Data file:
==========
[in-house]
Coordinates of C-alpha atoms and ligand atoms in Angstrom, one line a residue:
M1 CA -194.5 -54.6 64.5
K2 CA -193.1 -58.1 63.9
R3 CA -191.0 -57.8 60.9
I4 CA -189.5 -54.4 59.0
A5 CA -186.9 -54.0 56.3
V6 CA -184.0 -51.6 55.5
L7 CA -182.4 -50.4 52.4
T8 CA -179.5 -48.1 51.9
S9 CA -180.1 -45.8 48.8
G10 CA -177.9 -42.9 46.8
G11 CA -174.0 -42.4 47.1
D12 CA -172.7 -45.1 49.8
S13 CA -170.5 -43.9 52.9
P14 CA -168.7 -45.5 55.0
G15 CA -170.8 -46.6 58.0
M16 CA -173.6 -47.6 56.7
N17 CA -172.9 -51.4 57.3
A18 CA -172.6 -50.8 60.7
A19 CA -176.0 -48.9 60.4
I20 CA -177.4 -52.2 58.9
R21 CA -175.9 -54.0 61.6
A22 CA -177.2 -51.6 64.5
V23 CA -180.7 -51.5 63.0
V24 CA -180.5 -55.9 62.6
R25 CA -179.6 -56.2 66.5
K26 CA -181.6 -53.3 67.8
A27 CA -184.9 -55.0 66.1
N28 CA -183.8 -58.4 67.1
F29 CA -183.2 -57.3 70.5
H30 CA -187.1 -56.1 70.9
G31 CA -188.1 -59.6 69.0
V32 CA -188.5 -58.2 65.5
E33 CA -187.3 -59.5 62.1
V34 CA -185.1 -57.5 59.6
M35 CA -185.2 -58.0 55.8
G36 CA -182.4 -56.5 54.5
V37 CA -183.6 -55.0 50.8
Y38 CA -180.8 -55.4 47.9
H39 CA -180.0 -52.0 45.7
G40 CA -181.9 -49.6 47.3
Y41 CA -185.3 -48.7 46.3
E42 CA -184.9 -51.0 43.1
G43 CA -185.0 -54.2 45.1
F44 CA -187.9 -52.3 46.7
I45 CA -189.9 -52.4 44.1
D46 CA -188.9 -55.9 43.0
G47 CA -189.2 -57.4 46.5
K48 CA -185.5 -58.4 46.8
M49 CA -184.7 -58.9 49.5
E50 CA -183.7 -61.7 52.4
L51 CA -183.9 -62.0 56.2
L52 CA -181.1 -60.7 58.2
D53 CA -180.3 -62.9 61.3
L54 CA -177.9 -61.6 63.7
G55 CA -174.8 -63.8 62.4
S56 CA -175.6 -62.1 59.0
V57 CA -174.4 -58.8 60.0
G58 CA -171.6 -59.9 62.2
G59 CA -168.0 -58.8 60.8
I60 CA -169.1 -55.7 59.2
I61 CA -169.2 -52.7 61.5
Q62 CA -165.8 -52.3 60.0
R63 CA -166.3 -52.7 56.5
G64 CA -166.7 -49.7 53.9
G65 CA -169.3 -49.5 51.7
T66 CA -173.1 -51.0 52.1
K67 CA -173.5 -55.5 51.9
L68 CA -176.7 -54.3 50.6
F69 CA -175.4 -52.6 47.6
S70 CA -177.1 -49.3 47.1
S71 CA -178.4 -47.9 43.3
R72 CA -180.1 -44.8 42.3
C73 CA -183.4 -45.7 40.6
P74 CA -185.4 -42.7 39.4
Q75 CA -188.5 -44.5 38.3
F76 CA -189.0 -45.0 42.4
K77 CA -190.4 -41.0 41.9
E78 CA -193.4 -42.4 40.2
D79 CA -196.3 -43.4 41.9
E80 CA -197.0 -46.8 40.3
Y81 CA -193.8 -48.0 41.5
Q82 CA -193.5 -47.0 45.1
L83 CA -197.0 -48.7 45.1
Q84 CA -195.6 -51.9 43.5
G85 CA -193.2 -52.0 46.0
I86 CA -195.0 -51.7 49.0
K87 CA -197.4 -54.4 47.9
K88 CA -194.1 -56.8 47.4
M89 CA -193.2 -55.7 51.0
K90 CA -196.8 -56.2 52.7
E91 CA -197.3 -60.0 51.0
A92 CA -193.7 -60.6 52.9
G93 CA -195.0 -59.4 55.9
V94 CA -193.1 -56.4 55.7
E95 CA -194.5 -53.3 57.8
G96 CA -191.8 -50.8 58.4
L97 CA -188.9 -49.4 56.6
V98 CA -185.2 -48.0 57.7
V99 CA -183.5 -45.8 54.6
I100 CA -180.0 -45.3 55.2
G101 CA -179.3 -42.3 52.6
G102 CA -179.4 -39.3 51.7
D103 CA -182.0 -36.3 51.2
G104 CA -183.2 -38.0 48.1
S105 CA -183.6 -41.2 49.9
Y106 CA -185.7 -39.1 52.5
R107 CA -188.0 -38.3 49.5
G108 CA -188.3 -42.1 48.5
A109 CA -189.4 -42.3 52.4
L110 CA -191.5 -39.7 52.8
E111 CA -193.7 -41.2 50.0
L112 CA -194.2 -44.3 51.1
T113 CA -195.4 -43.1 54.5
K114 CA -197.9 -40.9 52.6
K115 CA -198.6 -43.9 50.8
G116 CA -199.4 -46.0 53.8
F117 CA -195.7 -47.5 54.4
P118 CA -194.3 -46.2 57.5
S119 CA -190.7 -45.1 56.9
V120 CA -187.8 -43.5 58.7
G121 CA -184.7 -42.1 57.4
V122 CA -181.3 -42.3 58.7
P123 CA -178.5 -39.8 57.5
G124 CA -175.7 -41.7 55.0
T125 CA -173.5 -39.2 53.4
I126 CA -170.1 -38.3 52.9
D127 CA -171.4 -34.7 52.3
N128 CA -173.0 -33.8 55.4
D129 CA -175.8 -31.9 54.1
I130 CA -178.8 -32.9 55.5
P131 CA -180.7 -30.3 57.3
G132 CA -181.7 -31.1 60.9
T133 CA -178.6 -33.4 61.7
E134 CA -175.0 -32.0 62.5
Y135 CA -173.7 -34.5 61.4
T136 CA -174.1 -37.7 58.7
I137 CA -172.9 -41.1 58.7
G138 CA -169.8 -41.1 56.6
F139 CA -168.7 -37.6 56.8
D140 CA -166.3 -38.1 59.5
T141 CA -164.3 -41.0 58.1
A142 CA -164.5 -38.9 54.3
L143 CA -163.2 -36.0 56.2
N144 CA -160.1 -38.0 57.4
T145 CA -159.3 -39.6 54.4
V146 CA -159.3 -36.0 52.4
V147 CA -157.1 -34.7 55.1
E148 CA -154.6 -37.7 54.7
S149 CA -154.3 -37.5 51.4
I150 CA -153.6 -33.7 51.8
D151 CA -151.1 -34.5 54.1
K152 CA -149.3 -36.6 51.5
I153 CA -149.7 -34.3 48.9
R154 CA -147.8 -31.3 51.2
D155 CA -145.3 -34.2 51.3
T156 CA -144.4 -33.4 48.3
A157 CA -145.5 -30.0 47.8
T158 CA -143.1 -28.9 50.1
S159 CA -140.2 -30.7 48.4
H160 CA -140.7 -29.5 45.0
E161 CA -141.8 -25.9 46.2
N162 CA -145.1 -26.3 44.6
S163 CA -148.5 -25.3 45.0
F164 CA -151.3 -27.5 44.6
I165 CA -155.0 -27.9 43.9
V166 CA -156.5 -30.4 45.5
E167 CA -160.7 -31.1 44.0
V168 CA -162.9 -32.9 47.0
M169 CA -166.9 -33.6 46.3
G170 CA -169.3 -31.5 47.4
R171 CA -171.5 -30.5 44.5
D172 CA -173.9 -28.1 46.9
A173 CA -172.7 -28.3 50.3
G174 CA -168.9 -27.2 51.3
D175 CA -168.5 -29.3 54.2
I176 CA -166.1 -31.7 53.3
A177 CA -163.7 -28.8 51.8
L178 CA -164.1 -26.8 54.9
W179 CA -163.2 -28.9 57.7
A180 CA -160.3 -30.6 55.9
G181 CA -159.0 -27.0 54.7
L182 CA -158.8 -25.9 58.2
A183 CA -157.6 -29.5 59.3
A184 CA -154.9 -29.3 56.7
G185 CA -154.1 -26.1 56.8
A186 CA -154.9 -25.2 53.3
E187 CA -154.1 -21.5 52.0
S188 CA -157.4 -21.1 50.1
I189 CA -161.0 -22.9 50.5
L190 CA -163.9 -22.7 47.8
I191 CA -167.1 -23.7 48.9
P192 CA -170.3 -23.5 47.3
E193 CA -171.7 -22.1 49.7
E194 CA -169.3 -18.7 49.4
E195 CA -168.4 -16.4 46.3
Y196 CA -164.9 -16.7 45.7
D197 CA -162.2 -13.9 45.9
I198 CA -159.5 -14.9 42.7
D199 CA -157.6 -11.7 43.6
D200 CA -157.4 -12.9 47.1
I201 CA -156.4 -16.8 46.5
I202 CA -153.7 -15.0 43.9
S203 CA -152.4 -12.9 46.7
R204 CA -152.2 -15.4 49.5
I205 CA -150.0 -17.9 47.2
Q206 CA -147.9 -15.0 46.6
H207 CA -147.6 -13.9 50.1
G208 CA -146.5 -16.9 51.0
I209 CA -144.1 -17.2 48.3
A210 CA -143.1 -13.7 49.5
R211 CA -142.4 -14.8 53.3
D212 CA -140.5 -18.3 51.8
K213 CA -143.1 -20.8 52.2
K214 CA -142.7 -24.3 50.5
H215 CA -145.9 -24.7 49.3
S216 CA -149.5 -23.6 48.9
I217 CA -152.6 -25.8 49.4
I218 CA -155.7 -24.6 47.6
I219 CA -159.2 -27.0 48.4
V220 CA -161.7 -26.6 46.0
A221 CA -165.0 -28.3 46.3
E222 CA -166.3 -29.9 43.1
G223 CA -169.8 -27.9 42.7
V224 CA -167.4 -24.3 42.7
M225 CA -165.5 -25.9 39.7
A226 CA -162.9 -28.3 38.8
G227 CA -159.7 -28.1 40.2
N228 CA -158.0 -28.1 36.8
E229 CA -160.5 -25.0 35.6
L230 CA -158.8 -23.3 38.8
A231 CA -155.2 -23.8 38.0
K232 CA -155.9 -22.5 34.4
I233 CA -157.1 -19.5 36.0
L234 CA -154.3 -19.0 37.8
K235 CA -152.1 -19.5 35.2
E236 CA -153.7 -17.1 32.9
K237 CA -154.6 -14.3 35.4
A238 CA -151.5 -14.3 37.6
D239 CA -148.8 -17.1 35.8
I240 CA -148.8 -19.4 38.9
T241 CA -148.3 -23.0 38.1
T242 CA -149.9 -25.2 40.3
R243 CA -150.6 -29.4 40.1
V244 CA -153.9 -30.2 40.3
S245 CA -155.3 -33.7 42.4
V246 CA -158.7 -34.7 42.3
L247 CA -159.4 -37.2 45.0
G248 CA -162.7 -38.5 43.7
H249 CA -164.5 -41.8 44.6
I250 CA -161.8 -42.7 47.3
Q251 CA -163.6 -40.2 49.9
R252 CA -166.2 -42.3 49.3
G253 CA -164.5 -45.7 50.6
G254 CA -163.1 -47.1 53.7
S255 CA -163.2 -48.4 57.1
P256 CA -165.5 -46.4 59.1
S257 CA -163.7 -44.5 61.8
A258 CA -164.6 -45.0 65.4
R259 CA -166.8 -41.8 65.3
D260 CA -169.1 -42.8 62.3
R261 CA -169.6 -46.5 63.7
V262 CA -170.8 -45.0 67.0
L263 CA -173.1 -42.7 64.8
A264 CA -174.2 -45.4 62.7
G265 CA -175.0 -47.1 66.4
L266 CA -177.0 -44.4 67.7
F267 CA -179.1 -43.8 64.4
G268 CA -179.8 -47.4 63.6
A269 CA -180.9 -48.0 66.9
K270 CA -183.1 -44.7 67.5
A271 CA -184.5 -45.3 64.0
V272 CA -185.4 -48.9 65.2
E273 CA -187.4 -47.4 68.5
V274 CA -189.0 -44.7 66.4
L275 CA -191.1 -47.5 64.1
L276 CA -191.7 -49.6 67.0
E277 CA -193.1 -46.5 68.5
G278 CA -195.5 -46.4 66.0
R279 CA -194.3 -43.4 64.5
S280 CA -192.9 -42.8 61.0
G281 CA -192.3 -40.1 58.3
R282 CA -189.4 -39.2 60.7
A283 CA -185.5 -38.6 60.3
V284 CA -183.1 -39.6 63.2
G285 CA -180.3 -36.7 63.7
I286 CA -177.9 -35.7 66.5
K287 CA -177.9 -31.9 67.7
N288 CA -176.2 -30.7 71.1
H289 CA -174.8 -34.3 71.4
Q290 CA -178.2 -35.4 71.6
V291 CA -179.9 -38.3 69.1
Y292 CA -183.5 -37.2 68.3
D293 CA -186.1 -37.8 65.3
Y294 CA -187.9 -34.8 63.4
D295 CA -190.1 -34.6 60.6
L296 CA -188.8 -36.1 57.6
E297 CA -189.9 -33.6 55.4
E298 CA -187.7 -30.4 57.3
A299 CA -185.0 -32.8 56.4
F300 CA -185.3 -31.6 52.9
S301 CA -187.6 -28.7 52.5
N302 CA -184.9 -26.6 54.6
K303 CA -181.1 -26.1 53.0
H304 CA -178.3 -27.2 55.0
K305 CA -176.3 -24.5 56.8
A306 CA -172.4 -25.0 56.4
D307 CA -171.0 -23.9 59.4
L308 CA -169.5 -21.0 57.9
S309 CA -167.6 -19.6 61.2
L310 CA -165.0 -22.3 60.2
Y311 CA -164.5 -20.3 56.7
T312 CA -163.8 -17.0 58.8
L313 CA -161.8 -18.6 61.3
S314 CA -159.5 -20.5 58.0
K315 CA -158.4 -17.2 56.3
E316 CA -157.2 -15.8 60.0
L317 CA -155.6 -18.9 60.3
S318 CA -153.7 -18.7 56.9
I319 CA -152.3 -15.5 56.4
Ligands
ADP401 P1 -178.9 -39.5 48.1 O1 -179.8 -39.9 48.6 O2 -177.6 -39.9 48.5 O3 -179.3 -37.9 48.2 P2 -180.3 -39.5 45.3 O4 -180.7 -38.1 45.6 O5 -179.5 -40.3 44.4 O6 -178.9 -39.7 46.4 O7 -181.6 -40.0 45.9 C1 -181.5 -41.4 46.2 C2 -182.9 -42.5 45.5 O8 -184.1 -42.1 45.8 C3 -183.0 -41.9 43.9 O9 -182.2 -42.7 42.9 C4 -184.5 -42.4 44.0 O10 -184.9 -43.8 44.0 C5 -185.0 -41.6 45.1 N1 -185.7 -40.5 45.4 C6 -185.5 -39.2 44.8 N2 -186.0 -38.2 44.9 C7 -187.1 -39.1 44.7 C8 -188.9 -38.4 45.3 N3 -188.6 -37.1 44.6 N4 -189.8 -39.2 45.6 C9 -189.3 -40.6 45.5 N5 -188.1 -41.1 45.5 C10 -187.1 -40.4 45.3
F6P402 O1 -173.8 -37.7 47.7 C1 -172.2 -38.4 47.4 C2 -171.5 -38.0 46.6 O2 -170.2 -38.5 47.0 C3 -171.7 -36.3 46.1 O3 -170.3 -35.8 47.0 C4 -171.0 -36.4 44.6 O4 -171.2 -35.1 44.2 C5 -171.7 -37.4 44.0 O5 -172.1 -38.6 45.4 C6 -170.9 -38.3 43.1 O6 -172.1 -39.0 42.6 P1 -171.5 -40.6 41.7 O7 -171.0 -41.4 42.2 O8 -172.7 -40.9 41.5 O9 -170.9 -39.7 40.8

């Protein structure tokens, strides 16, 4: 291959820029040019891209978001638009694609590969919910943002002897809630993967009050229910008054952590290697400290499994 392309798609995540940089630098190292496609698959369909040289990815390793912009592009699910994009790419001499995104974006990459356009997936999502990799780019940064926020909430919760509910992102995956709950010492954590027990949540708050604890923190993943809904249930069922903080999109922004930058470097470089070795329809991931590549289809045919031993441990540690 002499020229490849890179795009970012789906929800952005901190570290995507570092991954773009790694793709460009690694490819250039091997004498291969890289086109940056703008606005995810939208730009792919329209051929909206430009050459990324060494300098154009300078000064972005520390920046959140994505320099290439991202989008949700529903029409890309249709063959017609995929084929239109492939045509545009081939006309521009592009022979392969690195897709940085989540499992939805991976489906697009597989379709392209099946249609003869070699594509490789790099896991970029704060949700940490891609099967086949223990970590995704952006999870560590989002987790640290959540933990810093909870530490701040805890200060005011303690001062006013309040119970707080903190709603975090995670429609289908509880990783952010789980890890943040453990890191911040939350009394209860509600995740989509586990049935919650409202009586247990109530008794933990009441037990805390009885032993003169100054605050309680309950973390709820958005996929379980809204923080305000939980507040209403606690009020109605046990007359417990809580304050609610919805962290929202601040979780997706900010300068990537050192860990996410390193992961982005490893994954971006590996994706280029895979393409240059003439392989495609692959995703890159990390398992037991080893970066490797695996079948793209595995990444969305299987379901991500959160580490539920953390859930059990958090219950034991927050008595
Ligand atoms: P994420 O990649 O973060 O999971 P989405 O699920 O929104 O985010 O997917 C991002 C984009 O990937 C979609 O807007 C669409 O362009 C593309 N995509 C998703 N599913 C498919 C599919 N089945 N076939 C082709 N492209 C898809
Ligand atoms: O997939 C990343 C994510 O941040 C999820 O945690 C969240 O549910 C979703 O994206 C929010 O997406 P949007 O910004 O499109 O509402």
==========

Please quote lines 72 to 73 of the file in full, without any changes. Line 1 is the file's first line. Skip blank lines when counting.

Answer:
S70 CA -177.1 -49.3 47.1
S71 CA -178.4 -47.9 43.3